Devil May Care
by Sebastian Faulks
Published by Doubleday
278 pages, 2008
Still On Her Majesty’s Secret Service
Reviewed by Tony Buchsbaum
“Come in, 007,” said M. “It’s good to see you back.”
So reads the back of the dust jacket of Devil May Care, the new 007 adventure by British novelist Sebastian Faulks, noted author of Birdsong, Charlotte Gray and last year’s Engleby. The front of the jacket adds, beneath Faulks’ name, “writing as Ian Fleming.”
Really? Was Shirley MacLaine sitting beside Faulks, channeling the late Mr. Fleming as the author typed? Hmm.
Anyway, the point is that British secret agent James Bond is indeed back, and reading about his exploits again is great fun. Faulks has crafted a crisp locomotive of a thriller, a master class not so much in how to emulate another author but how to strip away everything from a complex story except the relatively few details that make its heart beat. I wonder, post-read, if Devil May Care were an actual person, would it survive the rigors of its own heart -- ever anxious, tightly plotted and populated with violent, sometimes merciless characters?
Devil May Care is a terrific resurrection. Ignoring the last, oh, 43 years, the novel picks up, more or less, a short while after the action of Fleming’s final 007 novel, The Man with the Golden Gun (1965). Not only do the movies not exist, but neither do the couple of dozen novels written by Kingsley Amis (using the name Robert Markham), John Gardner and Raymond Benson, each of which pitted Bond against villains large and threatening, in time zones both in the near and far distance. Here, Faulks doesn’t bother with any of that because it’s simply not in this universe. Instead, he provides any number of nods, both subtle and blatant, to Fleming’s works, mentioning names and places and brands that the average Bond aficionado will recognize with love. I’m tempted to say this is Faulks’ way of placing this Bond -- his Bond -- in proper context with Fleming’s. But then I go back to that dust jacket conceit: “writing as Ian Fleming.” This isn’t Faulks’ Bond, we’re meant to think, but Fleming’s.
Well, there’s no doubt that this 007 knows his way around a gun, a gambling table and a villain’s lair. But this Bond is off the sauce. He’s also, from the look of things, off the broads: His main squeeze in this adventure -- Scarlett Papava -- isn’t really squeezed until the last few pages.
So is this Fleming’s Bond? He feels ... different. Yeah, his abstinences make sense, but I don’t know that the reasons hold much water. I want Bond to drink suavely. I want him to bed every girl who merely glances his way. That’s kinda what I read these books for: that’s part of the signature fantasy. Besides, laying off the booze and not laying the girl sound more like the P.C. ’00s than the kiss-kiss-bang-bang mid-’60s.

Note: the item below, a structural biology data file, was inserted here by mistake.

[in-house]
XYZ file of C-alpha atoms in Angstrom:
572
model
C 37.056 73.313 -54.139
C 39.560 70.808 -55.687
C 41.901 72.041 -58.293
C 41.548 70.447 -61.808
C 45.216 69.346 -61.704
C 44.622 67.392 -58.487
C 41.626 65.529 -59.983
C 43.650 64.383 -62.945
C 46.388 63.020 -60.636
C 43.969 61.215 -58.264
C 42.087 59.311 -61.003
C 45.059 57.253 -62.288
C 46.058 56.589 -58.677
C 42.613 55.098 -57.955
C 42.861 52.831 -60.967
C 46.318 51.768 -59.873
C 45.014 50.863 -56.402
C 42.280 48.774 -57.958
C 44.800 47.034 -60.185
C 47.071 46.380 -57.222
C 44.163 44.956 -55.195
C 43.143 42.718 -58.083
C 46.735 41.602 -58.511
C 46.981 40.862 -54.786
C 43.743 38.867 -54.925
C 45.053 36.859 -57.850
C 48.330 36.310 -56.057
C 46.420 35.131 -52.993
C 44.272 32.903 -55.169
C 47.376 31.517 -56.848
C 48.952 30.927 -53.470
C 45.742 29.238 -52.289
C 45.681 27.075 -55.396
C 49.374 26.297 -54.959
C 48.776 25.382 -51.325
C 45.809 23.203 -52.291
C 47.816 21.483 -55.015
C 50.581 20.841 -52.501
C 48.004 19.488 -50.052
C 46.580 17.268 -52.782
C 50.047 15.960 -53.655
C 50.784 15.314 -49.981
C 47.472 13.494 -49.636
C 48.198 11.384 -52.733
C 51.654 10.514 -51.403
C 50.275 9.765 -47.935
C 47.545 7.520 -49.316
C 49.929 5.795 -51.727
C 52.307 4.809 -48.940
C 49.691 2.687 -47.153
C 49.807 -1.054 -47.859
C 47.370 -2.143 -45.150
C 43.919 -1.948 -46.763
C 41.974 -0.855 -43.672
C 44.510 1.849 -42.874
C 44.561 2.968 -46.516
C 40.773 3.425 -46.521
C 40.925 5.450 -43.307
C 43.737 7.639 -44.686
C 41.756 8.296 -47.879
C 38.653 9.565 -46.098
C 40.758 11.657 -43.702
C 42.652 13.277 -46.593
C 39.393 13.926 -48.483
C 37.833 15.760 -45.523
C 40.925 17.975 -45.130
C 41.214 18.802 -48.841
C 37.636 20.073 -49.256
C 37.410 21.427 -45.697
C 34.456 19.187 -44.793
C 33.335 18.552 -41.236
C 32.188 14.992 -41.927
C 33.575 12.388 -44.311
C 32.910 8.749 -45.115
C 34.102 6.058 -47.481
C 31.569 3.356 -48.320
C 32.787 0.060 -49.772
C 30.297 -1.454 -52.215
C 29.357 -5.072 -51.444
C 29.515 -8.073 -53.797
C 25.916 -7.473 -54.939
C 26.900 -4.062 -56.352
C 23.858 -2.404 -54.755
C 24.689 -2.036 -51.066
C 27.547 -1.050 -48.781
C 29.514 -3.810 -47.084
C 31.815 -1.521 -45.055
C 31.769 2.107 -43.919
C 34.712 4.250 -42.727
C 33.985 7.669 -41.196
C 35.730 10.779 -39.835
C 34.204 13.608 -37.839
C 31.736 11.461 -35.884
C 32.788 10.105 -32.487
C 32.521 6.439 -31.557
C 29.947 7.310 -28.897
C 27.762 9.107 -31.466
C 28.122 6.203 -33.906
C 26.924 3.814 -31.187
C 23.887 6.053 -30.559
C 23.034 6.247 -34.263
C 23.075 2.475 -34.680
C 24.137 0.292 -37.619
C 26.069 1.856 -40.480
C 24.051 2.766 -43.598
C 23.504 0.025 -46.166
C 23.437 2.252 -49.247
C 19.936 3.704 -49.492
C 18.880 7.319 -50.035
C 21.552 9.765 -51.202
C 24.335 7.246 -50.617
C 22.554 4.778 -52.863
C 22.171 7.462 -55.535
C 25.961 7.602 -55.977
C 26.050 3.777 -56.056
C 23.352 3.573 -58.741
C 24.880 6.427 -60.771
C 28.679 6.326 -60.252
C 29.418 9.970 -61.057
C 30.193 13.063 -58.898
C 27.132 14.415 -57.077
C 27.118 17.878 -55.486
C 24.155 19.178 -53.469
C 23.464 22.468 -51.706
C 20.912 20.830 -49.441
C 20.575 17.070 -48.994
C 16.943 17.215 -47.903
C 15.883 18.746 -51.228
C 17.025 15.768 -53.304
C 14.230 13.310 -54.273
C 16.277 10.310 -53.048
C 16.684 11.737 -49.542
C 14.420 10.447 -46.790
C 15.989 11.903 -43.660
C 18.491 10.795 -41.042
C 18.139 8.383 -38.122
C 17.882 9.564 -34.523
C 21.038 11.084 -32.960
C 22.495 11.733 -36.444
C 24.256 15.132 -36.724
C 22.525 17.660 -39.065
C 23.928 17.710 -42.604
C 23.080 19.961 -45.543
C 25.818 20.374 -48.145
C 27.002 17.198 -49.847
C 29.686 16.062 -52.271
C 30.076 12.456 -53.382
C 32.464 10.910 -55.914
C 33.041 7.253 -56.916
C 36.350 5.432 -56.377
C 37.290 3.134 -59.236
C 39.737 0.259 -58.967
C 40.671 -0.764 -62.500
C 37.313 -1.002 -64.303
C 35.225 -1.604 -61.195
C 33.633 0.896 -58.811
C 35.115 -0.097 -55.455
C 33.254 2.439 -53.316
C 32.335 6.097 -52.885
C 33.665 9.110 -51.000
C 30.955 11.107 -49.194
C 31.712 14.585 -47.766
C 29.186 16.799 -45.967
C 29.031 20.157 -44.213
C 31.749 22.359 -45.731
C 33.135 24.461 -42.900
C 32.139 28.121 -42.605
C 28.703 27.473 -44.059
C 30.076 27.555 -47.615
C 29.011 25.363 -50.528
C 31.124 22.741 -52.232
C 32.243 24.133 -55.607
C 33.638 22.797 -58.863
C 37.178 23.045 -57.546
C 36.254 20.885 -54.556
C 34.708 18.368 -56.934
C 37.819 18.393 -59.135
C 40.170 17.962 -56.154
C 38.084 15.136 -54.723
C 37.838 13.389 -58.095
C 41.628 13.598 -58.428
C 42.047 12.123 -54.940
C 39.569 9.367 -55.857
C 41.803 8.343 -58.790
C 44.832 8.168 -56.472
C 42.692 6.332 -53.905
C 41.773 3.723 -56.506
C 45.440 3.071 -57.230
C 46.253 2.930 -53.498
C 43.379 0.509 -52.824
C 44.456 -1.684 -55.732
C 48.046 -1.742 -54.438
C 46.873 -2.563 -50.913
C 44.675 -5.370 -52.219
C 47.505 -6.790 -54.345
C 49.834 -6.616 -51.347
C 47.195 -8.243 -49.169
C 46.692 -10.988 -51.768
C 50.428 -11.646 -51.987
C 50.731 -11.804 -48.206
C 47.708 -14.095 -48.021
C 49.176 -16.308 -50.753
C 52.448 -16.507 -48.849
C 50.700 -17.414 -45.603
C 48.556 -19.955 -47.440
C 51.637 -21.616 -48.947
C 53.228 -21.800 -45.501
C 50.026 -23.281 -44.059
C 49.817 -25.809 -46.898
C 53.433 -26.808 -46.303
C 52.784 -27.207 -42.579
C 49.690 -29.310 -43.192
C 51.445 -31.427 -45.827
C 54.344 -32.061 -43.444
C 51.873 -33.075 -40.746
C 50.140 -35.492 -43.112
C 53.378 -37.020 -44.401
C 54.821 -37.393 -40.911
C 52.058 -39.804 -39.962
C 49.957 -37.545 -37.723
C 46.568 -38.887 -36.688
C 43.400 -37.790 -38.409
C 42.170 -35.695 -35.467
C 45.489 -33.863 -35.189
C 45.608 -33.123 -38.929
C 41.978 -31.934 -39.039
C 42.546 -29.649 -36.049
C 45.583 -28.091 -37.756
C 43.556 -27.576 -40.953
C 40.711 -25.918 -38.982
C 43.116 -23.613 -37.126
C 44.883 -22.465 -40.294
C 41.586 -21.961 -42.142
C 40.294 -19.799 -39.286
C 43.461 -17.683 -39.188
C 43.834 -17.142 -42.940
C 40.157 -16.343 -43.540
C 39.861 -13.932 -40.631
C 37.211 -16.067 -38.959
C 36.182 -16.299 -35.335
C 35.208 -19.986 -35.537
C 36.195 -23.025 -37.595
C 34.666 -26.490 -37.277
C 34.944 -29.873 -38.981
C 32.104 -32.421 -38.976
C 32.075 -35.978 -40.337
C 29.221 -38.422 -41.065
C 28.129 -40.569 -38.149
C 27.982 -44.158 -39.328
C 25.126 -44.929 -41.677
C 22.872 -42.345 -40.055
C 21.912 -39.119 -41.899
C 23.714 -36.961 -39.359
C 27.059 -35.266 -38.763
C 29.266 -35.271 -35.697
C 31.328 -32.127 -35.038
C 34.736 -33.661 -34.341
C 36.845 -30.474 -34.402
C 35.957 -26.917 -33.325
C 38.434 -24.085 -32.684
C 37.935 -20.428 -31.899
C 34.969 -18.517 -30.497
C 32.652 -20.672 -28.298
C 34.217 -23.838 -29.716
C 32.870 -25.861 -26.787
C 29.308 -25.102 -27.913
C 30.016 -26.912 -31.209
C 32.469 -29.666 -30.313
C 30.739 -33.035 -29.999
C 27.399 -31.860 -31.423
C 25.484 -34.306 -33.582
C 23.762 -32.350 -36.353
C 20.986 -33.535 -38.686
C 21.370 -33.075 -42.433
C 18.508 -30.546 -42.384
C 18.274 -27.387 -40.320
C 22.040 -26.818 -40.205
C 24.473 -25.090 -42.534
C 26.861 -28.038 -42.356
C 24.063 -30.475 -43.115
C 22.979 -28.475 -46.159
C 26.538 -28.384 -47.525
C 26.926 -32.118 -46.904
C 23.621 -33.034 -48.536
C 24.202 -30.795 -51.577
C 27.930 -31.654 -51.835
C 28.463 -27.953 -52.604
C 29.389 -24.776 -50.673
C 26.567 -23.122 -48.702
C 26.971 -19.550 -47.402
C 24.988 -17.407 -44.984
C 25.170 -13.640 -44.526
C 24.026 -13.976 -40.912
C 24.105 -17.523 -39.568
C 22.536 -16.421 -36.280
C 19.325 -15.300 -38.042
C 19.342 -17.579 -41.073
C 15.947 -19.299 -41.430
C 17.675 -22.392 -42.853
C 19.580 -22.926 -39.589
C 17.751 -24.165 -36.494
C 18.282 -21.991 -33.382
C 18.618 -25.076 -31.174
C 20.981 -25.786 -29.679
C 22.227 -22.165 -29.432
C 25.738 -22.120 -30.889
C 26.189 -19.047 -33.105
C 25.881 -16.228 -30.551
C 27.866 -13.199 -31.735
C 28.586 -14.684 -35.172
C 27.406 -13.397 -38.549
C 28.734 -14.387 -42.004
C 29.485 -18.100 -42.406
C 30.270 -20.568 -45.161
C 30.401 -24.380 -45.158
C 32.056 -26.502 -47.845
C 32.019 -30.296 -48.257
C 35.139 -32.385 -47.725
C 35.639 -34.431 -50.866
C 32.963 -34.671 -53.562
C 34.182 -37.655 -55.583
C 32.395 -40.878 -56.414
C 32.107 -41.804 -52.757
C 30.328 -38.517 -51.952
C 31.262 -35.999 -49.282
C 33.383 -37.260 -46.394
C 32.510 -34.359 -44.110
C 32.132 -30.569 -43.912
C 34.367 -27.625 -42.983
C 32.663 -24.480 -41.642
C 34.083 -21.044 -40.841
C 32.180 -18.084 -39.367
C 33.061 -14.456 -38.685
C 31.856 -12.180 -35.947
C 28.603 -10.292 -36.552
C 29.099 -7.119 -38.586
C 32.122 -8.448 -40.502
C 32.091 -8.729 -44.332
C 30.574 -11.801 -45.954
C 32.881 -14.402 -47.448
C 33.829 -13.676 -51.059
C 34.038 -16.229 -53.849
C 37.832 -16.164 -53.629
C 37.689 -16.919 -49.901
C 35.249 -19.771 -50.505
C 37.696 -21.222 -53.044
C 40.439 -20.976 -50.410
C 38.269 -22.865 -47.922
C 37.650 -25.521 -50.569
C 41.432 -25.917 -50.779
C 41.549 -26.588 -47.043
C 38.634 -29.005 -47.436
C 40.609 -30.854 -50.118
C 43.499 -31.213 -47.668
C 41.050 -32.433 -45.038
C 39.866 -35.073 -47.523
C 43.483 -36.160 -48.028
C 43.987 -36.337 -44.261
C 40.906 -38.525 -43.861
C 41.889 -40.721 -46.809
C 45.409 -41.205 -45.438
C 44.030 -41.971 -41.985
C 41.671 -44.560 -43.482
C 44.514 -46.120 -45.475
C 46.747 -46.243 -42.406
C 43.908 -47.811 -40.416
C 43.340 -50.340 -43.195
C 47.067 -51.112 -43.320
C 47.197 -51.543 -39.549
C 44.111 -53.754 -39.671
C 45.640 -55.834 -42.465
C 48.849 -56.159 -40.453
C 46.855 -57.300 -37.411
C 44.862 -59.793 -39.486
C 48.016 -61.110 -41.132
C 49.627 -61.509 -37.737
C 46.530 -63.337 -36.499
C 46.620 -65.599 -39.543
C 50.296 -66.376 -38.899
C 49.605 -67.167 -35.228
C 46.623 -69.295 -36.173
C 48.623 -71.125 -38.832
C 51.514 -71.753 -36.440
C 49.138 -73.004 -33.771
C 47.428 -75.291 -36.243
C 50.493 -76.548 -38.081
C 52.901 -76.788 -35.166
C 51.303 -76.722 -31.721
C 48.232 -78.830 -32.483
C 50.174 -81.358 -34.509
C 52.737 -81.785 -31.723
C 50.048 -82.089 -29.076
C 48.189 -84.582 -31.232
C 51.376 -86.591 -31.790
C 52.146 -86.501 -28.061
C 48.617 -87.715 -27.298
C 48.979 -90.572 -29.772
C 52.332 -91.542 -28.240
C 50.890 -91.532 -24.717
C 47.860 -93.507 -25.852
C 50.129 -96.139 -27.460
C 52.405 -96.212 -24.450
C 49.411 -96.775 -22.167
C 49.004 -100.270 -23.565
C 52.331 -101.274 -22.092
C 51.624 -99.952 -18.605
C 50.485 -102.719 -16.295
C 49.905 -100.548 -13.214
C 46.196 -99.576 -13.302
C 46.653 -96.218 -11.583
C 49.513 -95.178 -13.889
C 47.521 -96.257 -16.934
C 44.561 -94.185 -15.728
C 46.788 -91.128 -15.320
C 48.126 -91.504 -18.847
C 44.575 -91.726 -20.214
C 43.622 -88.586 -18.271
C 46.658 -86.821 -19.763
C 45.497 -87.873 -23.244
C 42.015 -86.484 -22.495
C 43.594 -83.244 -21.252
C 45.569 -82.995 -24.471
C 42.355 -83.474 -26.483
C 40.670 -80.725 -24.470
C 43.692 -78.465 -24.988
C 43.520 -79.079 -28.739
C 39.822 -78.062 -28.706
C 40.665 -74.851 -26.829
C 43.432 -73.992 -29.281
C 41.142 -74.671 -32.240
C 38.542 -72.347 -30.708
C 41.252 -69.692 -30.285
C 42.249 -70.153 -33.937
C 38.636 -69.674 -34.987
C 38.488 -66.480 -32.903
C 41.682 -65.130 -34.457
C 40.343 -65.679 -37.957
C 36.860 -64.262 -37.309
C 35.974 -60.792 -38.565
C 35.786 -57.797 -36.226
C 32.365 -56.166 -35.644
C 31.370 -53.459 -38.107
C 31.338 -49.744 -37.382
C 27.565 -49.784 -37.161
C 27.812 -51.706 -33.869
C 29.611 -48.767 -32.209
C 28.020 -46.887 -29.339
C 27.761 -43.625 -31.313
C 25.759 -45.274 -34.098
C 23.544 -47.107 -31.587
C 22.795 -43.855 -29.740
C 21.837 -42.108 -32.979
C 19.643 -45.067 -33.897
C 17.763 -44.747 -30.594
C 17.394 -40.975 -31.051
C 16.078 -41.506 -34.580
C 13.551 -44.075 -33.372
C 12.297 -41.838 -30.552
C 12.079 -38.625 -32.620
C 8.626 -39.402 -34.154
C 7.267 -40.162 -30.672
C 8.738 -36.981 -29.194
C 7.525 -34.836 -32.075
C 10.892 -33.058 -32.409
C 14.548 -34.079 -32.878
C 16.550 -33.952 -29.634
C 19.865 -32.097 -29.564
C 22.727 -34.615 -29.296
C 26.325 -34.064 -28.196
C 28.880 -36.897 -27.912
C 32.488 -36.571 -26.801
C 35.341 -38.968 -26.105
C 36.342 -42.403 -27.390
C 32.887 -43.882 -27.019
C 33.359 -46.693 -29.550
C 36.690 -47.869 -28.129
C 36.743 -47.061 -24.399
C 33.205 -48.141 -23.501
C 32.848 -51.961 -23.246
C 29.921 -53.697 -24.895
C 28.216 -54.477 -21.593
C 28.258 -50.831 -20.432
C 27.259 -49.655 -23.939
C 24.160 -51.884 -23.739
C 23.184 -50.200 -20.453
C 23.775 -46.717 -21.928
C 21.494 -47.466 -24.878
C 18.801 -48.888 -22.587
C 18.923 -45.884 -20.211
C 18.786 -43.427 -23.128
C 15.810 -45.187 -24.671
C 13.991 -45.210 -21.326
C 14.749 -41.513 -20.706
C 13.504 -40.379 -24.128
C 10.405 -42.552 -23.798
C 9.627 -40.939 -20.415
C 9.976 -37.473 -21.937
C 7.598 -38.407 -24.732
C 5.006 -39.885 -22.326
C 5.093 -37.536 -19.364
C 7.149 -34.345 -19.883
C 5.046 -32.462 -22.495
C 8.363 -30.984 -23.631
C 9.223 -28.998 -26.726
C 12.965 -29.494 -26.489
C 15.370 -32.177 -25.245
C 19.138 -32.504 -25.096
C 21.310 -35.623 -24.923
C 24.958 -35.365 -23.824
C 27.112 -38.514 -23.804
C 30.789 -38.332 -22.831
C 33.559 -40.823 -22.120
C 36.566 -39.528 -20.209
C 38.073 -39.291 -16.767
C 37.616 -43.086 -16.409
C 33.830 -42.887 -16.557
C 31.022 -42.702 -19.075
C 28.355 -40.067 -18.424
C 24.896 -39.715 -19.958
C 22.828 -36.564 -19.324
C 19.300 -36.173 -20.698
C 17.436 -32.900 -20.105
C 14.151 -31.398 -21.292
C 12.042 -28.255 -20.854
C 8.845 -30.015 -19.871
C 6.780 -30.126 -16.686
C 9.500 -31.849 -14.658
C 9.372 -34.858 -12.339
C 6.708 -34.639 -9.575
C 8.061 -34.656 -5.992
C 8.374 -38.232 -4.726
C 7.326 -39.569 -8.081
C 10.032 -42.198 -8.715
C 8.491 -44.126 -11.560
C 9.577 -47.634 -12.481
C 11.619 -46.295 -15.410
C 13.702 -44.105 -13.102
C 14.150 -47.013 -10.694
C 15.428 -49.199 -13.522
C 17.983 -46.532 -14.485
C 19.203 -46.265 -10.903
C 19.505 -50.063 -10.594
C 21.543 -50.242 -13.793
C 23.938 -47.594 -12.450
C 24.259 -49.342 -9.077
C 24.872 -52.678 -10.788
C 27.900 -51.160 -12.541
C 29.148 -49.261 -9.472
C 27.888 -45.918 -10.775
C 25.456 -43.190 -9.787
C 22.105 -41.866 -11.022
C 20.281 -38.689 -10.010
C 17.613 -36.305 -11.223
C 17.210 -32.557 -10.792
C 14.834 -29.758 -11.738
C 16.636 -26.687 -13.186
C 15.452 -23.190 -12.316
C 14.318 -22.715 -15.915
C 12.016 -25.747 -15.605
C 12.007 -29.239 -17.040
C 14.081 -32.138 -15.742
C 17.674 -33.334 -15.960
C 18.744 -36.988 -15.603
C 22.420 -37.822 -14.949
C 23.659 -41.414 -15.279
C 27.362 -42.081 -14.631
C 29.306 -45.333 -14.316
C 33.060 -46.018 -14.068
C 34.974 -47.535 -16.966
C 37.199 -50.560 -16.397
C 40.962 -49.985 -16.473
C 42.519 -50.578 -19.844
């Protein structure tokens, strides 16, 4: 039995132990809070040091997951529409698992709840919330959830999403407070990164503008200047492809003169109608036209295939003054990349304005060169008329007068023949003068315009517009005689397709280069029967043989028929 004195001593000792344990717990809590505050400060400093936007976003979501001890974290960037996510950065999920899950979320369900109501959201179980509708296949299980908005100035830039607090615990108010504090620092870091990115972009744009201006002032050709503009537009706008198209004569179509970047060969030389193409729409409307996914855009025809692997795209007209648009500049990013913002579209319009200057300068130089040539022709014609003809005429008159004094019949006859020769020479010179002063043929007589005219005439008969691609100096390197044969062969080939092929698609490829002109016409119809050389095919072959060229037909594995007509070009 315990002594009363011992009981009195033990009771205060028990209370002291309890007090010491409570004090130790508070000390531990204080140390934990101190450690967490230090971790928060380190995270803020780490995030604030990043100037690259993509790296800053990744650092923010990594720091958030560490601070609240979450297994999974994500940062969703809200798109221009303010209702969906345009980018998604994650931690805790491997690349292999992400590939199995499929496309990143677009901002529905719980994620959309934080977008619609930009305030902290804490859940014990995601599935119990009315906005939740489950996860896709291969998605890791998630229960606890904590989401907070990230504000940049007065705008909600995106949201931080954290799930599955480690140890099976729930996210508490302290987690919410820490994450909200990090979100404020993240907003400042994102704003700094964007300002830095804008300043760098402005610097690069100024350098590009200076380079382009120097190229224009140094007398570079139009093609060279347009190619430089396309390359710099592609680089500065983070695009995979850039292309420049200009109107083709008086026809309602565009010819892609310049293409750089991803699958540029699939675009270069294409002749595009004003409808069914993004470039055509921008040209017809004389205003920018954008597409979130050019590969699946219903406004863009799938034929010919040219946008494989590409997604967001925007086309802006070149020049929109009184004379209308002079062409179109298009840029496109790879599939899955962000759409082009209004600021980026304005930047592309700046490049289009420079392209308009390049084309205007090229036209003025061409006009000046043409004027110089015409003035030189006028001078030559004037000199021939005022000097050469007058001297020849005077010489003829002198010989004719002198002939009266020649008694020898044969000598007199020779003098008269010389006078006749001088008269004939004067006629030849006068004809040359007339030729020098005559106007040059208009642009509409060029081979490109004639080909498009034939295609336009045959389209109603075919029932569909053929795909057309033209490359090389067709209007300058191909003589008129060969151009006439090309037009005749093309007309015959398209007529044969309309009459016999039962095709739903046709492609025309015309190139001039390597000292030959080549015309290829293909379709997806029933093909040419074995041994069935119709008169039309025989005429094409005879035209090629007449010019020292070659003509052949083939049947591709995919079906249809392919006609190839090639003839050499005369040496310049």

That aside, this is a damned adventurous adventure. Bond battles a pharmaceutical magnate named Julius Gorner (hell, even that sounds like the ’00s ... a pharmaceutical magnate), nearly perishes thanks to a brutal henchman unforgettably named Chagrin, and engages in one highly cinematic set piece after another. And all of this is written the way anyone would if they loved the original books, which, clearly, Faulks does. That’s one of the reasons I like this new novel: it’s an homage, but it’s also a continuation. Sure, I have some questions (see above), but reading a Bond novel is very much about simply getting on the ride. Questions? Who cares? Who has time?
The key point here is that Bond is back in action, in the form we all loved in the first place. He’s tough, pissed off, travels to exotic locales, flirts shamelessly and has no bones about popping whoever gets in his way.
And to add to the fun, Faulks points up the kind of detail Fleming did so expertly, highlighting the particulars of Bond’s food choices, his mod cons and more. To me, this is the stuff that places him in time as well as in caste. The fastidious details meant more to Fleming -- and Bond -- than they did to his readers. Agent 007 isn’t at all the tuxedo-clad man about town the movies have created. He’s a soldier, a battering ram; the brand names mean so much to him because he could never have them if he weren’t who he is or doing the job he does, if he didn’t live on the Queen’s dime. Anyway, Faulks has sprinkled this kind of thing throughout Devil May Care, and that alone allows it to live wonderfully and appropriately in Fleming’s world.
Devil May Care isn’t a Bond for today’s world, but he’s most certainly a Bond for today’s readers. This is taut, smart, playful stuff that’s rich with twists and cliffhangers -- and the best and biggest one is whether or not we’ll be treated to another. | July 2008
Tony Buchsbaum is the author of Total Eclipse and a contributing editor to January Magazine and Blue Coupe. He and his family live in Lawrenceville, New Jersey, where he is hard at work on an exciting new chapter in his life.